BYU’s substandard showing on offense this past season has cost two assistant coaches their jobs.

BYU football spokesperson Brett Pyne confirmed Monday morning that offensive line coach Darrell Funk and tight ends coach Steve Clark “will not be returning next season.”

The Salt Lake Tribune first reported the shakeup, citing “multiple sources.”

“He was the first one to really reach out, the first guy I developed a great relationship with in recruiting He is such a funny, genuine guy, just a great man. I love him.” — BYU tight end recruit Ryner Swanson on Steve Clark, who was fired Monday

Pyne confirmed that all of BYU’s other assistant coaches will be retained.

Rumors have circulated for weeks that Funk’s job was in jeopardy and that Clark and running backs coach Harvey Unga were also in danger of being replaced.

Another source told the Deseret News that offensive coordinator Aaron Roderick’s job is not in jeopardy, saying that Roderick’s track record of sending former quarterbacks Zach Wilson and Jaren Hall to the NFL and his record of producing stellar offenses in his first two seasons — 2021 and 2022 — kept him safe, for now.

Also, the source said the new offensive line coach could be given an associate head coach label, and some responsibilities that come with that, much like first-year defensive coordinator Jay Hill has.

The Cougars finished the season with a 5-7 record after Saturday’s 40-34 loss to No. 20 Oklahoma State and will not be playing in a bowl game for the first time since 2017, eight-year head coach Kalani Sitake’s second season in Provo.

The changes are certainly not a surprise.

BYU had one of the worst offenses in the country in 2023, ranking No. 121 in total offense (309.8 yards per game), and No. 120 in rushing offense (104.33 yards per game). BYU gained just 3.48 yards per carry, also among the worst in the nation.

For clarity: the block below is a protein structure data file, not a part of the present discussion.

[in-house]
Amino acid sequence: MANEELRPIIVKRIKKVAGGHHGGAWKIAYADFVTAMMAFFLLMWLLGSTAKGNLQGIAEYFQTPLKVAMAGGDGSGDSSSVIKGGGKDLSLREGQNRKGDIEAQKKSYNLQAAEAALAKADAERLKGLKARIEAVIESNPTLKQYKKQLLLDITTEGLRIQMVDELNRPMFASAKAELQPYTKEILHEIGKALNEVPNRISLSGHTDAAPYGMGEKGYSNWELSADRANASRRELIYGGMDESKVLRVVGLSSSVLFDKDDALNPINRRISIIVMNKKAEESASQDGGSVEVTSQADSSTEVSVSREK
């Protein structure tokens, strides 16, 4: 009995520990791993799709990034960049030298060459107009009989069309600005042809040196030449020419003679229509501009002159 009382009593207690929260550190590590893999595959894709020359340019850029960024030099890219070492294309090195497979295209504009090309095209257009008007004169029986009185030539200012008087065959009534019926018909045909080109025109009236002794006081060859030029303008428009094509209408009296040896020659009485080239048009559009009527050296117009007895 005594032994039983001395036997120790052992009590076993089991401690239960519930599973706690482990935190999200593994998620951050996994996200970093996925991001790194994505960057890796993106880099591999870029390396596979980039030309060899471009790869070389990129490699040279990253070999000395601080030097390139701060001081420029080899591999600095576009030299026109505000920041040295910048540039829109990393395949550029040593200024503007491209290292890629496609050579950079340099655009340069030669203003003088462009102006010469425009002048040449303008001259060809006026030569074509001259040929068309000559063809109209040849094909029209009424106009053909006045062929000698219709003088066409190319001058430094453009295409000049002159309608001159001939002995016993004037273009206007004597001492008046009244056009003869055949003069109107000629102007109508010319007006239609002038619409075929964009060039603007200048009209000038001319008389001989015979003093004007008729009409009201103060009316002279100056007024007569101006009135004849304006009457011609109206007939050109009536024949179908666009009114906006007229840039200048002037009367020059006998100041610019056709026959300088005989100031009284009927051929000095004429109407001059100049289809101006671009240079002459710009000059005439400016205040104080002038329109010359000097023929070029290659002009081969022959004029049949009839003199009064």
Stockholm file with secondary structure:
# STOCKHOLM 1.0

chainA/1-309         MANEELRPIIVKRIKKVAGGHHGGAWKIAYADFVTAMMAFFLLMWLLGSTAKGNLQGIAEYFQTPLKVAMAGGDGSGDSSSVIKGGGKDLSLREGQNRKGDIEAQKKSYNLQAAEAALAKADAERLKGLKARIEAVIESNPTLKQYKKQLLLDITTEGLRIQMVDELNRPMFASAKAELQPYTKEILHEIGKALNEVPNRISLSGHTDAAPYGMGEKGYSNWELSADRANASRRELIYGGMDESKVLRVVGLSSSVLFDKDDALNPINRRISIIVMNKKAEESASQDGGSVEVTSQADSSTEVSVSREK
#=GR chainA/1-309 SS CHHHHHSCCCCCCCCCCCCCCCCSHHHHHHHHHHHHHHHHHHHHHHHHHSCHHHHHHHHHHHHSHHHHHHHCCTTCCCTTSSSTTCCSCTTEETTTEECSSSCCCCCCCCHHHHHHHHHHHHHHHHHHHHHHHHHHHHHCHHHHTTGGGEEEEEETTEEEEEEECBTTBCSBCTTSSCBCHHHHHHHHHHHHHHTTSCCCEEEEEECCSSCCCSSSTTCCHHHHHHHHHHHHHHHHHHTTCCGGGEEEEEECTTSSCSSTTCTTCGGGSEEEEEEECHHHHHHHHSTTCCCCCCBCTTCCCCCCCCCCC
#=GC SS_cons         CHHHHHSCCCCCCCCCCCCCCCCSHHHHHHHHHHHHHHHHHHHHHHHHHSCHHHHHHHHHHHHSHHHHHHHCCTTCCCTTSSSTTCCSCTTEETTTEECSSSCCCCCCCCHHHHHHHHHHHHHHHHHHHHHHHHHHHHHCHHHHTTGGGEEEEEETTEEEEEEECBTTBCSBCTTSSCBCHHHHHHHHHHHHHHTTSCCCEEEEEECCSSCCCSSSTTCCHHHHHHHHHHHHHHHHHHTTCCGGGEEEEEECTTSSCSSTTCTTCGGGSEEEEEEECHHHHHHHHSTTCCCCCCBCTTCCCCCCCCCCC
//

Clark was a player and media favorite, always quick with a witty comment or dose of praise. The Provo native has been BYU’s tight ends coach since 2016, when Sitake came on board to replace Bronco Mendenhall. He has also coached at Southern Utah, Utah and Weber State.

However, BYU has been getting less and less production from its tight ends the past few seasons, although fifth-year junior Isaac Rex finished his career last Saturday with 24 touchdown catches, the most for a BYU tight end in school history.

Last summer, four-star tight end recruit Ryner Swanson told the Deseret News that Clark was one of the main reasons why he chose BYU and turned down offers from the likes of Oregon, Texas, Utah, Stanford and Florida.

“He was the first one to really reach out, the first guy I developed a great relationship with in recruiting,” Swanson said. “He is such a funny, genuine guy, just a great man. I love him.”

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Current freshman tight end Jackson Bowers, a four-star recruit from Arizona, has also said that Clark played a big role in his signing with BYU.

Funk was hired by Roderick in February 2021 to replace Eric Mateos, who departed for Baylor with then-BYU offensive coordinator Jeff Grimes, who was fired by Baylor on Sunday.

Roderick went outside the BYU football circle to bring in Funk, a native of Fort Collins, Colorado, who now has 36 years of coaching experience. Funk worked at Michigan, Purdue, San Diego State, Colorado State (where he played) and UTSA and was fairly successful his first two seasons at BYU.

However, BYU’s offensive line was a big disappointment in 2023, even with potential NFL draft picks Kingsley Suamataia and Connor Pay returning and additions from Utah (Paul Maile), Utah State (Weylin Lapuaho) and Oklahoma State (Caleb Etienne).